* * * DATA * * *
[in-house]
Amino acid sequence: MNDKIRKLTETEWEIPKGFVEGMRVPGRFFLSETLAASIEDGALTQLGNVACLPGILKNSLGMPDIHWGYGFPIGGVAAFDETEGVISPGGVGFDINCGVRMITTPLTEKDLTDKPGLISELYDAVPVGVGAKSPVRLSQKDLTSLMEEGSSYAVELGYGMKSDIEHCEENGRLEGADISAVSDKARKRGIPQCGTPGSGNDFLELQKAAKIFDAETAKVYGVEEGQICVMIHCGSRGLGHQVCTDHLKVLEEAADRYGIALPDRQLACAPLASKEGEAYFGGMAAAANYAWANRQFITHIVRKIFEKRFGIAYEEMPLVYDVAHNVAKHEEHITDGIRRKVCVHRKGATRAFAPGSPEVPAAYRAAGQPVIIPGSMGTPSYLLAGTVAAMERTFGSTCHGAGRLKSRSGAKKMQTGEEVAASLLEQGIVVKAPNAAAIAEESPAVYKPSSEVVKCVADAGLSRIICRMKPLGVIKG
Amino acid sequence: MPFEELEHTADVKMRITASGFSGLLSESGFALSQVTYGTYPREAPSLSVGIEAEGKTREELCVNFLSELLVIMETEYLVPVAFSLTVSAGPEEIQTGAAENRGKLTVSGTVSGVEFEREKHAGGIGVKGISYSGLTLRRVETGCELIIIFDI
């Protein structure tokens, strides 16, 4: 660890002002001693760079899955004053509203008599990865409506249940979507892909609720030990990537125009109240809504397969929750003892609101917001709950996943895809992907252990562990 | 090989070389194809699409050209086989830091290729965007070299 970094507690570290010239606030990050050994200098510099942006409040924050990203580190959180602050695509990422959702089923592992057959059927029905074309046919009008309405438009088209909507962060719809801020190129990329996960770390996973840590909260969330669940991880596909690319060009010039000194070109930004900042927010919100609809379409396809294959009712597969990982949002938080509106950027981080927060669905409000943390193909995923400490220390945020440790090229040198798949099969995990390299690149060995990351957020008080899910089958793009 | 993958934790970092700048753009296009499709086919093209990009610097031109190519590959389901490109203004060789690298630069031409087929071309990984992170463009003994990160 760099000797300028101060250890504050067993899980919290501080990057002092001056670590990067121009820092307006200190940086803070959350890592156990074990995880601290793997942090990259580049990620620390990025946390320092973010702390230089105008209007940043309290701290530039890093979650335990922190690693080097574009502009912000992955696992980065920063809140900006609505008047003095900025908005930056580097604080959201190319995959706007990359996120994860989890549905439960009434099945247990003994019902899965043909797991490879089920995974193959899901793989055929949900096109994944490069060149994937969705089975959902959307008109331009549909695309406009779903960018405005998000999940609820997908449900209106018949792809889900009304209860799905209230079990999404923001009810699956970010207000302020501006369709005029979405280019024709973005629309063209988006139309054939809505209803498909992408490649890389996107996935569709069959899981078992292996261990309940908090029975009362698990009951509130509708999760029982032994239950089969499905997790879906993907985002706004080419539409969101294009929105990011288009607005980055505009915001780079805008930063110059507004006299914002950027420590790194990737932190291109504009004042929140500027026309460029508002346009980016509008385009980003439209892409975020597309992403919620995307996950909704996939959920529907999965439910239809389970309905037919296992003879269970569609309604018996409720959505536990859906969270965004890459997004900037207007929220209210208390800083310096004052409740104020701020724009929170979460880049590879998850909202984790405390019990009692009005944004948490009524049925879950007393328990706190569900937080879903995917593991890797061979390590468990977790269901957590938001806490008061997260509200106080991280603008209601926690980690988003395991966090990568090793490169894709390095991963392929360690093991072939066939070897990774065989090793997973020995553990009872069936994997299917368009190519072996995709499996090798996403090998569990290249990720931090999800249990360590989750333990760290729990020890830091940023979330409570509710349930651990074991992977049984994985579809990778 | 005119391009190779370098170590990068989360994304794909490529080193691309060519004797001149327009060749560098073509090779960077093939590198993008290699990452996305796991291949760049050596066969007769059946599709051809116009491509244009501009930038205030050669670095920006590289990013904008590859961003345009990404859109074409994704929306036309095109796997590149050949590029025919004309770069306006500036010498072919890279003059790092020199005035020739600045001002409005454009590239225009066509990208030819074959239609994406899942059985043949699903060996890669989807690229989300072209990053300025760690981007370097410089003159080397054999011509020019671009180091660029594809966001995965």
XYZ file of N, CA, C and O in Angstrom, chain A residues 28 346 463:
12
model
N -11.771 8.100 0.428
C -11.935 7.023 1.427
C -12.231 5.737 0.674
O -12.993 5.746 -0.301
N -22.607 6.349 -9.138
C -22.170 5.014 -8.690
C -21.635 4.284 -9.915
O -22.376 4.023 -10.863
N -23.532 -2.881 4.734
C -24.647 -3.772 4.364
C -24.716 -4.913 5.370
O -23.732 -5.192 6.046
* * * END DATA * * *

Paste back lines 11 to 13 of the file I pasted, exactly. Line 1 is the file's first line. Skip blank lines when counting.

O -12.993 5.746 -0.301
N -22.607 6.349 -9.138
C -22.170 5.014 -8.690